reply to post by Manasseh
Manasseh.....you asked about rocket thrust, in a vacuum, then cite a Wiki article about jet aircraft engines in the Earth's atmoshere??
Have you caught your mistake yet?
Let's simplify (assuming your are serious with your question, and not just playing everyone for a fool).
Find a ballon. Blow up balloon. Release balloon. Observe results.
Yes....you do this experiment, here on Earth, since you have to be able to breathe. The balloon, not being very aerodynamic, naturally travels a very
erratic path, as the air exhausts.
NOW, try a thought experiment....a vacuum, a balloon, and a way to fill it with air. NOW, release it......it will travel straight and true (except
for the obvious effect of gravity....which will cause it to describe an arced path) Or, because of the flexibility of the rubber, the opening may
flop around, and that will affect it's direction of movement...so THEN gravity will be less effective of an influence.
Take ths balloon into a freefall (or 'microgravity) vacuum environment, and repeat. It will travel in one direction, with the proviso that the
previously mentioned problem of the soft nozzle might result in vector changes....but once all air is exhausted, the last thrust vector will result in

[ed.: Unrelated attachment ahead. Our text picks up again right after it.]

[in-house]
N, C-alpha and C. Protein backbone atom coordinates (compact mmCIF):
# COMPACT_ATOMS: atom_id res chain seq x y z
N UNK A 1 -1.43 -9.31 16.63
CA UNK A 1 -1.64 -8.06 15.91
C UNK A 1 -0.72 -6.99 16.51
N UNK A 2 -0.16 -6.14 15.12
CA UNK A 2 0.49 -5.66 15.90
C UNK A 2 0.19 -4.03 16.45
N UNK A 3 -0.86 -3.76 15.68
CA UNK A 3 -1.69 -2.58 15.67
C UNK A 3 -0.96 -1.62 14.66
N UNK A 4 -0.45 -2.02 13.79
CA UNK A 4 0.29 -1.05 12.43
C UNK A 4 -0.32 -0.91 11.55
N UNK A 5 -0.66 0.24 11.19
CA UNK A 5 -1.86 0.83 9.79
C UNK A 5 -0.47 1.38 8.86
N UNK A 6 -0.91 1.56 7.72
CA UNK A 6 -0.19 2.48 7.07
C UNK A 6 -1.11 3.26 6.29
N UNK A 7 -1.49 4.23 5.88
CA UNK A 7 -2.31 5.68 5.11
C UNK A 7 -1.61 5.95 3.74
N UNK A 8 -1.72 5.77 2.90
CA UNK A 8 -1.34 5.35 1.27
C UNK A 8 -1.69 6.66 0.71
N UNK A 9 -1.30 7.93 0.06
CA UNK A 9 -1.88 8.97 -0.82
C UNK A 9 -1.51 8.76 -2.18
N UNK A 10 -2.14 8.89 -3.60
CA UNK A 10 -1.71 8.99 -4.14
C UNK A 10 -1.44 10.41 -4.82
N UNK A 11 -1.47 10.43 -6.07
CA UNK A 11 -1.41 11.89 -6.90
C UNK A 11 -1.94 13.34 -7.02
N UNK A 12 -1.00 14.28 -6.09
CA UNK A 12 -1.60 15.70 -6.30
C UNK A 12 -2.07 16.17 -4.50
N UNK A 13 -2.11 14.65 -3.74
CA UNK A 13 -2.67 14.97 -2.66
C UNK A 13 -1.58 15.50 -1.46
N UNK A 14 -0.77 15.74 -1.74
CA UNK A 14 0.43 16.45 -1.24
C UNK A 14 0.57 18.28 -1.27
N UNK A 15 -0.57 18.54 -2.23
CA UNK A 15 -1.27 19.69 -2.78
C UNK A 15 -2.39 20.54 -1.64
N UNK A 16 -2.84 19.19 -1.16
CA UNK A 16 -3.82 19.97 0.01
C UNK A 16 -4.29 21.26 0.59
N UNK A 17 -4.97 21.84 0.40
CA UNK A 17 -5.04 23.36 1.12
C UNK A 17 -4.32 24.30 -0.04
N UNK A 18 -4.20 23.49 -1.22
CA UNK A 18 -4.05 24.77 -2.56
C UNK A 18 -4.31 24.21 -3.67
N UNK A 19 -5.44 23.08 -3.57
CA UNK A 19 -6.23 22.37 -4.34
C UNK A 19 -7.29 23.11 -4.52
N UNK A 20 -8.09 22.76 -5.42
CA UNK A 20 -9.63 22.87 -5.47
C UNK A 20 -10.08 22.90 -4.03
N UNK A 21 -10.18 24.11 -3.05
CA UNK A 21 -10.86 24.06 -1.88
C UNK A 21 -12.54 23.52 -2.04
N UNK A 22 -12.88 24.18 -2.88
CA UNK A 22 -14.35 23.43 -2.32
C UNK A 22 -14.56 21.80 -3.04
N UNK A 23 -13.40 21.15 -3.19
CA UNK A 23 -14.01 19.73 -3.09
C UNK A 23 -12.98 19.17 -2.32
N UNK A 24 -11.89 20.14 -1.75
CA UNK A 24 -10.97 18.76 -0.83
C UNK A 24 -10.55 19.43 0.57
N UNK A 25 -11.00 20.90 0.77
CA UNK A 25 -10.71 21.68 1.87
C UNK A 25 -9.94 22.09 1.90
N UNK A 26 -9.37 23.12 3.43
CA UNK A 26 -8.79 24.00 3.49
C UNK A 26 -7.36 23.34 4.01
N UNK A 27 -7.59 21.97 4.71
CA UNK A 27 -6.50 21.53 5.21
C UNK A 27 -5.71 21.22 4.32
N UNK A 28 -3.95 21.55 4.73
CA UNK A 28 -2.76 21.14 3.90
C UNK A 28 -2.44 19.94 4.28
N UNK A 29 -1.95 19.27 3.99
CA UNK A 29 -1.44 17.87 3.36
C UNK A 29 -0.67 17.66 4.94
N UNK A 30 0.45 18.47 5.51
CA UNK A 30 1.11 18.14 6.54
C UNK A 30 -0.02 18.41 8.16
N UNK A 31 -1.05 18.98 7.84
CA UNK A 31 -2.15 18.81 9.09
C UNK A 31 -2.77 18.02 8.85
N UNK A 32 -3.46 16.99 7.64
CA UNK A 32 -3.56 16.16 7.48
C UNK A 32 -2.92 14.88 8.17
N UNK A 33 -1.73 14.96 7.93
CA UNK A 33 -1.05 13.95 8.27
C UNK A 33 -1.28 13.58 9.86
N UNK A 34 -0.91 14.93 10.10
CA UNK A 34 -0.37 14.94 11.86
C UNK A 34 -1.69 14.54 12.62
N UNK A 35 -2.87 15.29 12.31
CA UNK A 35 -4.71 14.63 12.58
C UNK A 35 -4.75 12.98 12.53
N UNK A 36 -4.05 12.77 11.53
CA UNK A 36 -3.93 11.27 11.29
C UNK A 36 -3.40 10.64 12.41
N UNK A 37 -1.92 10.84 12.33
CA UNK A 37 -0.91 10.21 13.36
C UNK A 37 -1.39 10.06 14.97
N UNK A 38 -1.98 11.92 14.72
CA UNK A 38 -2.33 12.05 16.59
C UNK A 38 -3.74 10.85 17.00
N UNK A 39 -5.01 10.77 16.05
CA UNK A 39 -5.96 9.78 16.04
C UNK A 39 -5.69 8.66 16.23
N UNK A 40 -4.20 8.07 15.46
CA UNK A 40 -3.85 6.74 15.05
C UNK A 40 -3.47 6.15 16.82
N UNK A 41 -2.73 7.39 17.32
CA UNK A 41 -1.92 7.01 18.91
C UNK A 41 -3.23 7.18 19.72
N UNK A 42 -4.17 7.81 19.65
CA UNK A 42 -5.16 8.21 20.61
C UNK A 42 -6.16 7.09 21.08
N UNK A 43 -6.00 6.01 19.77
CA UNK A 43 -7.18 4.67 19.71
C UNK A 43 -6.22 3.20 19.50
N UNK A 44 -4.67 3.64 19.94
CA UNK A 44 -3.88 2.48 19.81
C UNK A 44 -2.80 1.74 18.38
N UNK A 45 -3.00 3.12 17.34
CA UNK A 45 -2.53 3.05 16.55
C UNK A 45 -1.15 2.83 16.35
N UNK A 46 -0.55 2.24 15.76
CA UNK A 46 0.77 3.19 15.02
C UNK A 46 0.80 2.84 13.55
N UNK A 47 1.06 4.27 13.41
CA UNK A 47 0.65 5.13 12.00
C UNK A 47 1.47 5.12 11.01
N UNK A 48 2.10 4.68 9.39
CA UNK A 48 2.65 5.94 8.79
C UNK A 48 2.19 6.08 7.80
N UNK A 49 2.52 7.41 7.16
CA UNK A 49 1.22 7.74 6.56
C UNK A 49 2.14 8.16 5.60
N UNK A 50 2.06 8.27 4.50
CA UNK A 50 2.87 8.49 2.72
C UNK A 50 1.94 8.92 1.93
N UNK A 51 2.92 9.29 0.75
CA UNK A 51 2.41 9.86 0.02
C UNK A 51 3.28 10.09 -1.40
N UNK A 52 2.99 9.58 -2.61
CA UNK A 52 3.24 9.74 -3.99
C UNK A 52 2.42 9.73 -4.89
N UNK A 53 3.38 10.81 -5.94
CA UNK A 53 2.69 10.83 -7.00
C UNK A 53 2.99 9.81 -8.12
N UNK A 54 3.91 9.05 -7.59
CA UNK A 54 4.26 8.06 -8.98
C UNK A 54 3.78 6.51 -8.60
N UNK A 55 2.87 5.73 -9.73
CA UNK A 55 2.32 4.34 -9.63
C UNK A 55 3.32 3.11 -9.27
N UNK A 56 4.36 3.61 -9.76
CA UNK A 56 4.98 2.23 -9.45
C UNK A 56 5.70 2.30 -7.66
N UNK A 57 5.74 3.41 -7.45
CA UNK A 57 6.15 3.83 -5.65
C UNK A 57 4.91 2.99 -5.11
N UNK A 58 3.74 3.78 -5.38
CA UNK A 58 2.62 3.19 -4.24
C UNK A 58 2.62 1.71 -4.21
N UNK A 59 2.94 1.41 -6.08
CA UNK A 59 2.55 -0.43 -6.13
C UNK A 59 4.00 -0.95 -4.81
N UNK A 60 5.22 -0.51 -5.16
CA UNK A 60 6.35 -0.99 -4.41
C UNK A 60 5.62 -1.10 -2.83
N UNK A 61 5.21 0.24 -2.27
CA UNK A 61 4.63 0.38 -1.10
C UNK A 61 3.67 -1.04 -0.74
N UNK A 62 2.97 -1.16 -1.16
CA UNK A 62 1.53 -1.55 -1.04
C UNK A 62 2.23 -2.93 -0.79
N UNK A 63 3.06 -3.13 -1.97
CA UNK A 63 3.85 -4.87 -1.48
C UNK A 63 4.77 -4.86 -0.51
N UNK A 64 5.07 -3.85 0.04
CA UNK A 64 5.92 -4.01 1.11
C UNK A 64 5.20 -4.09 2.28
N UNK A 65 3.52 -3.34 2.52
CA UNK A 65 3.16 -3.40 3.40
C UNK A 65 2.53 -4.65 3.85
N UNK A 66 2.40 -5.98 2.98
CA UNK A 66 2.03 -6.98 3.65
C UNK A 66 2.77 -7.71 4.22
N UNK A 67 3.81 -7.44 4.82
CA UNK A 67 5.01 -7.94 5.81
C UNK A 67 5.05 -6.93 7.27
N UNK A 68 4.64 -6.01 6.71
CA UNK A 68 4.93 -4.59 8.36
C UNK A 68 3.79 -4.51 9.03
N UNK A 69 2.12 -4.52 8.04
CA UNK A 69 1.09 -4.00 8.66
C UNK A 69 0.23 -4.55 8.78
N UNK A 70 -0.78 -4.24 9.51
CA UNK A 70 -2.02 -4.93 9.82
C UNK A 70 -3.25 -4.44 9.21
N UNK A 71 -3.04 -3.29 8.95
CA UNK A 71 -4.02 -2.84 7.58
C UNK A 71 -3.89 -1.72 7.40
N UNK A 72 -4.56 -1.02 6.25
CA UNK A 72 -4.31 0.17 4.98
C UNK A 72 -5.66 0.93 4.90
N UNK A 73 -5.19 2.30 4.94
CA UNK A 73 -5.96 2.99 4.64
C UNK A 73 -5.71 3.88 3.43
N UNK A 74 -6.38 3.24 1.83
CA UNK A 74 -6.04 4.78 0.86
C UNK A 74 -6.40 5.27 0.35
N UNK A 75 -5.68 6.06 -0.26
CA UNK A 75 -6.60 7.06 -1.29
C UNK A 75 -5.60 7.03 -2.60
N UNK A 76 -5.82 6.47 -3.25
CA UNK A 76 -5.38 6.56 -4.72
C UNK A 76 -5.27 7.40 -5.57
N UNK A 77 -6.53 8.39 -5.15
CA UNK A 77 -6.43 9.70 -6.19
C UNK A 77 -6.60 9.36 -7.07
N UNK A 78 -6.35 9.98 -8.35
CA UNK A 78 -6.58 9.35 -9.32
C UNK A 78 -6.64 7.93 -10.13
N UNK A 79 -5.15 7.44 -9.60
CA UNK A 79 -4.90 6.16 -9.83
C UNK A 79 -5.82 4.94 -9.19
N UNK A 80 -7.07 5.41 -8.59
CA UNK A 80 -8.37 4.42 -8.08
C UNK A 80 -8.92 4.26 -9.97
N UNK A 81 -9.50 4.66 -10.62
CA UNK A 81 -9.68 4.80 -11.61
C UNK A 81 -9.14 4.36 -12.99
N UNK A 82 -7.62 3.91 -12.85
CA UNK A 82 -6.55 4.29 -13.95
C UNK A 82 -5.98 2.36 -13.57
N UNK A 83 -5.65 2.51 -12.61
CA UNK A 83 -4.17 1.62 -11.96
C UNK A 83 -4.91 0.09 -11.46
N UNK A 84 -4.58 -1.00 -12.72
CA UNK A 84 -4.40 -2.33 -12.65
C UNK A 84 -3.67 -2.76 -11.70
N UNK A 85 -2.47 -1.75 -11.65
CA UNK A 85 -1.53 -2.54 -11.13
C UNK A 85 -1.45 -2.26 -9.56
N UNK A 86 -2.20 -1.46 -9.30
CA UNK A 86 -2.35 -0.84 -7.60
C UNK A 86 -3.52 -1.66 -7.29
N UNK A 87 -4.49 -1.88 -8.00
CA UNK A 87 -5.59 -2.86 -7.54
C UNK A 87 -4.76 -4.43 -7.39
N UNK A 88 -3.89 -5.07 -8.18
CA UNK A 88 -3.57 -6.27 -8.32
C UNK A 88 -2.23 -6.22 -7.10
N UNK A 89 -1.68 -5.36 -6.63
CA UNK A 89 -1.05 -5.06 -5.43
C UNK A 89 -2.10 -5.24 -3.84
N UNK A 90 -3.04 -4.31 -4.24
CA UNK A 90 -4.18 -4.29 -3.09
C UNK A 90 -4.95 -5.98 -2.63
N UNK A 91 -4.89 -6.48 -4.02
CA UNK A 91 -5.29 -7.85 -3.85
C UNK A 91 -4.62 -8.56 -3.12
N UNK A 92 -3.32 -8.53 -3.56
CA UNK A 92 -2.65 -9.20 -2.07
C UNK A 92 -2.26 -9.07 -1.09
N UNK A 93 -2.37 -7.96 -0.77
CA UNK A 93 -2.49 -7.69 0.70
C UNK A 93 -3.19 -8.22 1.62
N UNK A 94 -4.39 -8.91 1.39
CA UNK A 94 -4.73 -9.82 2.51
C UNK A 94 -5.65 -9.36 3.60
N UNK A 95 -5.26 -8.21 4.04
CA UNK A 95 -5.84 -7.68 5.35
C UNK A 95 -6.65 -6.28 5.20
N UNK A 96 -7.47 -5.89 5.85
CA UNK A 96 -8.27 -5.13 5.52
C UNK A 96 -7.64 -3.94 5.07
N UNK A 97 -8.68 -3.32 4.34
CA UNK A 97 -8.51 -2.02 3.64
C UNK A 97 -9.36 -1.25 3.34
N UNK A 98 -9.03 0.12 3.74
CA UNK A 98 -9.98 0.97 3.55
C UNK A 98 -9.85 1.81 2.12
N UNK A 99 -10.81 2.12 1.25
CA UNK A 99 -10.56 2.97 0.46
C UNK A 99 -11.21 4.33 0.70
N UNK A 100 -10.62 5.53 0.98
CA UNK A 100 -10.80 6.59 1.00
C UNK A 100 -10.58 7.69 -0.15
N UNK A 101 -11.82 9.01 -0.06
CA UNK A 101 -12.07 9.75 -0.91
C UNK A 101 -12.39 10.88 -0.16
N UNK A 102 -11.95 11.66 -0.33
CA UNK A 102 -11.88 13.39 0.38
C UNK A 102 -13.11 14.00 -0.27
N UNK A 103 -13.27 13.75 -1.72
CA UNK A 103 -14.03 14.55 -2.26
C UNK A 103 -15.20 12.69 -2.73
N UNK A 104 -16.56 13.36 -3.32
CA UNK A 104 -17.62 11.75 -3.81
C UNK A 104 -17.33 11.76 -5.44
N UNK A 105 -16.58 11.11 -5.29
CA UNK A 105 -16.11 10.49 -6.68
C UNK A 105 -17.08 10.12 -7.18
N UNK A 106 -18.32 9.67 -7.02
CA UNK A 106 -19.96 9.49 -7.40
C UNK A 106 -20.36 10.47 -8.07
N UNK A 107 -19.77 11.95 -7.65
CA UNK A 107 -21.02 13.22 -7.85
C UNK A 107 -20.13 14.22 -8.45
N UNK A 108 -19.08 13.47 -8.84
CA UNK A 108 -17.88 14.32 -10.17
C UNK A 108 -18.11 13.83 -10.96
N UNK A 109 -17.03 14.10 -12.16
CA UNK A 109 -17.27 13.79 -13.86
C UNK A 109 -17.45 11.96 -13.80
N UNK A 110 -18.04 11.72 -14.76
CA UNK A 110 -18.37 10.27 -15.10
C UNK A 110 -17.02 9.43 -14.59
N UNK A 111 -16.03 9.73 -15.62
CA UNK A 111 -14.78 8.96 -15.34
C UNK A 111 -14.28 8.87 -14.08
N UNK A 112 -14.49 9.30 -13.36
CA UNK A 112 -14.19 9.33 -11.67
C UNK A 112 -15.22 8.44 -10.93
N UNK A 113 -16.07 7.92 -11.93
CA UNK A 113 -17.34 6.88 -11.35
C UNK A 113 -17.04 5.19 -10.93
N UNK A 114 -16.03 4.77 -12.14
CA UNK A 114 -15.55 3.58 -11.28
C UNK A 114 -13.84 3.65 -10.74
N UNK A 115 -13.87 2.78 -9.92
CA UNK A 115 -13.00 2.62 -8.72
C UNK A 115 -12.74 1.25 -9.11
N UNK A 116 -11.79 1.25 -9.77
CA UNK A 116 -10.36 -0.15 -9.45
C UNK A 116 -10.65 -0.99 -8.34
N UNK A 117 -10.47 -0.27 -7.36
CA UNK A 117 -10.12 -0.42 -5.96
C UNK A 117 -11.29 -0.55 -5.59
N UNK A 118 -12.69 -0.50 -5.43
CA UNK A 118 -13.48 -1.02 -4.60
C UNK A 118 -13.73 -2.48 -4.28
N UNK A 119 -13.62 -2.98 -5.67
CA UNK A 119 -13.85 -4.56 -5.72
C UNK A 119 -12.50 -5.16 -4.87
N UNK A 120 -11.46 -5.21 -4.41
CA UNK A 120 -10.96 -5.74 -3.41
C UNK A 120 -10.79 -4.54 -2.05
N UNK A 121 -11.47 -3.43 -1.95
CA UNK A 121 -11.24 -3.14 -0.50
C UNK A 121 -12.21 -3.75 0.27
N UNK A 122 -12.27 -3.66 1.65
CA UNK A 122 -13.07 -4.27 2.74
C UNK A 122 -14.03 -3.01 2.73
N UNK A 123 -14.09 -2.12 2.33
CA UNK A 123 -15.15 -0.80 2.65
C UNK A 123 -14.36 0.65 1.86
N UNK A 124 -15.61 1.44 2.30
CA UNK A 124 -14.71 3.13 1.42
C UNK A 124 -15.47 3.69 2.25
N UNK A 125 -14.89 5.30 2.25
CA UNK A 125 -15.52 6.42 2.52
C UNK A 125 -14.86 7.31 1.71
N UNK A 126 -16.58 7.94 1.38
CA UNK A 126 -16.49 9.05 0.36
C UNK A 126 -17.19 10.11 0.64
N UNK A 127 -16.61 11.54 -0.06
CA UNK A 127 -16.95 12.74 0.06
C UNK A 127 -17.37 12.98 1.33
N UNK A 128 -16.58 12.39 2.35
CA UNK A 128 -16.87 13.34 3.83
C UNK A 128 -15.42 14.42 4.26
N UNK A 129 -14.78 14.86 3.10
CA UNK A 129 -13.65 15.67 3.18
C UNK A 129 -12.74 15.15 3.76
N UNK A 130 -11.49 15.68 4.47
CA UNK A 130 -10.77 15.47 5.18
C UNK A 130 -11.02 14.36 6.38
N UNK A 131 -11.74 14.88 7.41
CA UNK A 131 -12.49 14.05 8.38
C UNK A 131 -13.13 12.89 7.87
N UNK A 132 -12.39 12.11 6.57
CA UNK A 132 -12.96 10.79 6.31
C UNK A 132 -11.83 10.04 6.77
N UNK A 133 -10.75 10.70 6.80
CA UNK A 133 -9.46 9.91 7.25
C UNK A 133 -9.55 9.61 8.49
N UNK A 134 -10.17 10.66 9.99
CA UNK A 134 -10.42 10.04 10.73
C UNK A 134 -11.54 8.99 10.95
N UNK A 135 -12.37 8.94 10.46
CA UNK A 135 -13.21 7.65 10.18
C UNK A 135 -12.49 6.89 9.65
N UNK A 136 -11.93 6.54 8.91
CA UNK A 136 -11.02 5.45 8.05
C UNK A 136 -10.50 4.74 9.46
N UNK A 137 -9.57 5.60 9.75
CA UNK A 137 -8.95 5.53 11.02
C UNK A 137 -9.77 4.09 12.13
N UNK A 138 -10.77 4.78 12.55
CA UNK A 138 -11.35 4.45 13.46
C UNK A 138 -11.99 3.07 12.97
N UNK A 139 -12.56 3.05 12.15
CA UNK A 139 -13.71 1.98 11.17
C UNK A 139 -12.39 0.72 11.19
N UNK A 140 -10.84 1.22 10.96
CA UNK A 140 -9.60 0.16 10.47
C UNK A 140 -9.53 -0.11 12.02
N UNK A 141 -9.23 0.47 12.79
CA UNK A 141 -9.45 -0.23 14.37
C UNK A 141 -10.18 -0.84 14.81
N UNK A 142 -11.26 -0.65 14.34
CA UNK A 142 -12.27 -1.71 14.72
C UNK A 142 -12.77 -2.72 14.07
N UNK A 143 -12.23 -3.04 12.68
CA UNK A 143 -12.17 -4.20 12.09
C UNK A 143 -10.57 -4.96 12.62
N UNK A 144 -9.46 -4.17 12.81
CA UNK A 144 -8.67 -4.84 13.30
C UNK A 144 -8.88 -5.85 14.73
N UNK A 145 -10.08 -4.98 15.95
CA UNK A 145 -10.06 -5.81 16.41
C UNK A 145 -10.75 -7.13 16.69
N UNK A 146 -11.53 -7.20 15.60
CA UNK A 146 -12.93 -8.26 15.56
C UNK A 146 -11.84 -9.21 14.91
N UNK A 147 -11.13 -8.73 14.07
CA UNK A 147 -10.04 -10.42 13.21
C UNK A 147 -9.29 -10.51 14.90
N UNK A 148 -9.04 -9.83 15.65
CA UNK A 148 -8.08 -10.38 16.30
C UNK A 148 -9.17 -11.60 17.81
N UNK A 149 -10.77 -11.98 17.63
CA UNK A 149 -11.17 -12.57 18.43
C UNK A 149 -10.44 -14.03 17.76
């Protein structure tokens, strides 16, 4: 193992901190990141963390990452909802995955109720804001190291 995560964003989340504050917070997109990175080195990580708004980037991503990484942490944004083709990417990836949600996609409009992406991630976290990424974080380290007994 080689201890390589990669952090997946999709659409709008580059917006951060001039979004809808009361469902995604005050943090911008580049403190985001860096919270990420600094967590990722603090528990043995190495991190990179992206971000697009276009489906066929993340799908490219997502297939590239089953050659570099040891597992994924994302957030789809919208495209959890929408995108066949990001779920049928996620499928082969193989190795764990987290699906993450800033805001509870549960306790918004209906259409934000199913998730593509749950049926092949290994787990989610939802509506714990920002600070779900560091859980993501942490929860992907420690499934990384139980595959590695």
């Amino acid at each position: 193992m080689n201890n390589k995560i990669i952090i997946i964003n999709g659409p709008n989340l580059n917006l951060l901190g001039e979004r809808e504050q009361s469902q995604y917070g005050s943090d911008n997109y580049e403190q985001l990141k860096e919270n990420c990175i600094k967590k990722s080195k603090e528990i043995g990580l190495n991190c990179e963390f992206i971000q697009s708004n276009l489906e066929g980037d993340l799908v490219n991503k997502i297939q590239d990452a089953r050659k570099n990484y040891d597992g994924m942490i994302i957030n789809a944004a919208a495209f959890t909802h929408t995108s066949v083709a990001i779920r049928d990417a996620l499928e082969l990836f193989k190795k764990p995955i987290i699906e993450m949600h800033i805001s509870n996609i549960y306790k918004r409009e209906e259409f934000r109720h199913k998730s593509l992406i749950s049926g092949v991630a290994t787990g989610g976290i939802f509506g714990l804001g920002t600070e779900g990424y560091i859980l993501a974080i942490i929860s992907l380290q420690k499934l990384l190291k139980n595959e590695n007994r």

a course for the balloon that will not change, unless acted on by some other force....a wall, for instance.
Spacecraft can 'gimble' their engines, thus maintaining a desired thrust vector, while the fuel exhausts, and propels them in the opposite direction
of the exhaust thrust.
Currently, the Space Shuttle uses a combination of fuels....during launch, the big orange tank (the one with the 'foam' problem) is filled with LOX
and LH....(no, LOX is liquid oxygen, not smoked salmon)
The two elements, liguid O2 and liguid Hydrogen, when combined, produce a very strong reaction....that is pumped and directed to the three main
engines. ALSO, there are two Solid Fuel Boosters (acronym 'SRB') that, well....simplest way to describe them is what you see in a 'bottle rocket'
on the Fourth of July. Once lit, they burn, man...burn! Until they burn out, and are jettisoned, as is the main fuel tank.
On orbit, now you have the OMS....Orbital Maneuvering System...engines....they are 'hypergolic'. Wiki could help you learn more about that. In
addition, for minor orientation changes, such as for docking, or orienting for re-entry....or just to stabilize spacecraft temperatures in the hot
sun, are the RCS...reaction Control Thrusters....also hypergolic.
Does any of this help you understand better? Hope so.